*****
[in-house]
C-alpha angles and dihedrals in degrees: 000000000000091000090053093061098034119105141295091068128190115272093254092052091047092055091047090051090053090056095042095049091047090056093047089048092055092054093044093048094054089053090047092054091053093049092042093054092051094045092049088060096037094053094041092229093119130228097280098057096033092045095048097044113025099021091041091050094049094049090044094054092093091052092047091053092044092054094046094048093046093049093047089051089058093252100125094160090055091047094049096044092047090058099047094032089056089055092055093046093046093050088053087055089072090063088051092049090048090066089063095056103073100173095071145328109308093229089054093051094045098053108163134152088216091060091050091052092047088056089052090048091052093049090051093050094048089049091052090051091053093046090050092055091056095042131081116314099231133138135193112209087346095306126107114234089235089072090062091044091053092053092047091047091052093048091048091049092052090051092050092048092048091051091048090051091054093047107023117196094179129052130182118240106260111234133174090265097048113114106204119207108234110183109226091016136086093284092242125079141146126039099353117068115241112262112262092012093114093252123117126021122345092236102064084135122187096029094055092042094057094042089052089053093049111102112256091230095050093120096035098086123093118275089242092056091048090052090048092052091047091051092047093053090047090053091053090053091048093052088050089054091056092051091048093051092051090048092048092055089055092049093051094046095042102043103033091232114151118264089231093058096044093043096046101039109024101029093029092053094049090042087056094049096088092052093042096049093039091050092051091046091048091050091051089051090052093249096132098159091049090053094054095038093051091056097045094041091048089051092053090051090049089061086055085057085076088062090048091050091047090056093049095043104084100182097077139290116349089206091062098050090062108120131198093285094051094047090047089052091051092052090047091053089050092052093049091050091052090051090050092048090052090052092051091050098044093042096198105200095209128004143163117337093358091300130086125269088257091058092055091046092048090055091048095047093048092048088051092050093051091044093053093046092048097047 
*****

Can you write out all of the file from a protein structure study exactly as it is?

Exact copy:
[in-house]
C-alpha angles and dihedrals in degrees: 000000000000091000090053093061098034119105141295091068128190115272093254092052091047092055091047090051090053090056095042095049091047090056093047089048092055092054093044093048094054089053090047092054091053093049092042093054092051094045092049088060096037094053094041092229093119130228097280098057096033092045095048097044113025099021091041091050094049094049090044094054092093091052092047091053092044092054094046094048093046093049093047089051089058093252100125094160090055091047094049096044092047090058099047094032089056089055092055093046093046093050088053087055089072090063088051092049090048090066089063095056103073100173095071145328109308093229089054093051094045098053108163134152088216091060091050091052092047088056089052090048091052093049090051093050094048089049091052090051091053093046090050092055091056095042131081116314099231133138135193112209087346095306126107114234089235089072090062091044091053092053092047091047091052093048091048091049092052090051092050092048092048091051091048090051091054093047107023117196094179129052130182118240106260111234133174090265097048113114106204119207108234110183109226091016136086093284092242125079141146126039099353117068115241112262112262092012093114093252123117126021122345092236102064084135122187096029094055092042094057094042089052089053093049111102112256091230095050093120096035098086123093118275089242092056091048090052090048092052091047091051092047093053090047090053091053090053091048093052088050089054091056092051091048093051092051090048092048092055089055092049093051094046095042102043103033091232114151118264089231093058096044093043096046101039109024101029093029092053094049090042087056094049096088092052093042096049093039091050092051091046091048091050091051089051090052093249096132098159091049090053094054095038093051091056097045094041091048089051092053090051090049089061086055085057085076088062090048091050091047090056093049095043104084100182097077139290116349089206091062098050090062108120131198093285094051094047090047089052091051092052090047091053089050092052093049091050091052090051090050092048090052090052092051091050098044093042096198105200095209128004143163117337093358091300130086125269088257091058092055091046092048090055091048095047093048092048088051092050093051091044093053093046092048097047 